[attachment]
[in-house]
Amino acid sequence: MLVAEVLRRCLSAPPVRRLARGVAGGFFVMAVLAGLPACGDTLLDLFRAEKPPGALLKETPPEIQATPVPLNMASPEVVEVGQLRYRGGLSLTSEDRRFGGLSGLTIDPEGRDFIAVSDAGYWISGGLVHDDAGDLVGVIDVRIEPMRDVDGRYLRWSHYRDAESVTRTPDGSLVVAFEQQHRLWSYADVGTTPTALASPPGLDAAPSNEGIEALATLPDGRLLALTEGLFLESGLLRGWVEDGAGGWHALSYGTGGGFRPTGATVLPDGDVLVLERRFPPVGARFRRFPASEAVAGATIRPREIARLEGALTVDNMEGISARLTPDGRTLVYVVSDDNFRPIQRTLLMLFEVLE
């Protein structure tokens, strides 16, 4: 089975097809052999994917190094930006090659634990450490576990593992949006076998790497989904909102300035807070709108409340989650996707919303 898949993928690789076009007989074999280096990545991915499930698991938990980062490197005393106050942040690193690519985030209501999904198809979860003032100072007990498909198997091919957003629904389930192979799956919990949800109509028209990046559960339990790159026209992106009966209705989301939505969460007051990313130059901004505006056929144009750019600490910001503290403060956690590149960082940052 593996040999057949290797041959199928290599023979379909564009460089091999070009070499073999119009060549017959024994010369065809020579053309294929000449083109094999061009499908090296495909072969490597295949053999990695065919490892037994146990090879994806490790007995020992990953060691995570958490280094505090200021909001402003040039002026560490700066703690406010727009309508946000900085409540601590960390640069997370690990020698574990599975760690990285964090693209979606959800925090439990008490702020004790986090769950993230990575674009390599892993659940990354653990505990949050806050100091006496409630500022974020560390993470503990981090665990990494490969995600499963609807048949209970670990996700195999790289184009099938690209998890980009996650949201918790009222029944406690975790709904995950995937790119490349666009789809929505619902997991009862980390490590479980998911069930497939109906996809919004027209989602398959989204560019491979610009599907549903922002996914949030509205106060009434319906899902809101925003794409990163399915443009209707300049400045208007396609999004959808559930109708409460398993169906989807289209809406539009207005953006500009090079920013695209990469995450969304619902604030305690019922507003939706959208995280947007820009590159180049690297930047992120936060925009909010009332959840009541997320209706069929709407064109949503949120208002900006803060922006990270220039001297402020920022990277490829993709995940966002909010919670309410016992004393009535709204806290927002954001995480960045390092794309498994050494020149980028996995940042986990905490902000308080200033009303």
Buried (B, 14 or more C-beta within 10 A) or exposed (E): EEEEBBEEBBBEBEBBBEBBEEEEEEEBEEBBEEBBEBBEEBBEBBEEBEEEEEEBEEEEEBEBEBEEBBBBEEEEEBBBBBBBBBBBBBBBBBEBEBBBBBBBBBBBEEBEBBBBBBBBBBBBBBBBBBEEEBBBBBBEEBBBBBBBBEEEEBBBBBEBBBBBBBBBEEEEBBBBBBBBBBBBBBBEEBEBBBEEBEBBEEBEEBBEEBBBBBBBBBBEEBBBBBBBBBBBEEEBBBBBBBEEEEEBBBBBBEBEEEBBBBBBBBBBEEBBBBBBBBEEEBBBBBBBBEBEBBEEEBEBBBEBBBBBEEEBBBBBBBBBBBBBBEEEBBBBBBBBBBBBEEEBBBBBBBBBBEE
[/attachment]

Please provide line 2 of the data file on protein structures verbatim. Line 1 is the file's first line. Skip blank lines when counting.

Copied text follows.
Amino acid sequence: MLVAEVLRRCLSAPPVRRLARGVAGGFFVMAVLAGLPACGDTLLDLFRAEKPPGALLKETPPEIQATPVPLNMASPEVVEVGQLRYRGGLSLTSEDRRFGGLSGLTIDPEGRDFIAVSDAGYWISGGLVHDDAGDLVGVIDVRIEPMRDVDGRYLRWSHYRDAESVTRTPDGSLVVAFEQQHRLWSYADVGTTPTALASPPGLDAAPSNEGIEALATLPDGRLLALTEGLFLESGLLRGWVEDGAGGWHALSYGTGGGFRPTGATVLPDGDVLVLERRFPPVGARFRRFPASEAVAGATIRPREIARLEGALTVDNMEGISARLTPDGRTLVYVVSDDNFRPIQRTLLMLFEVLE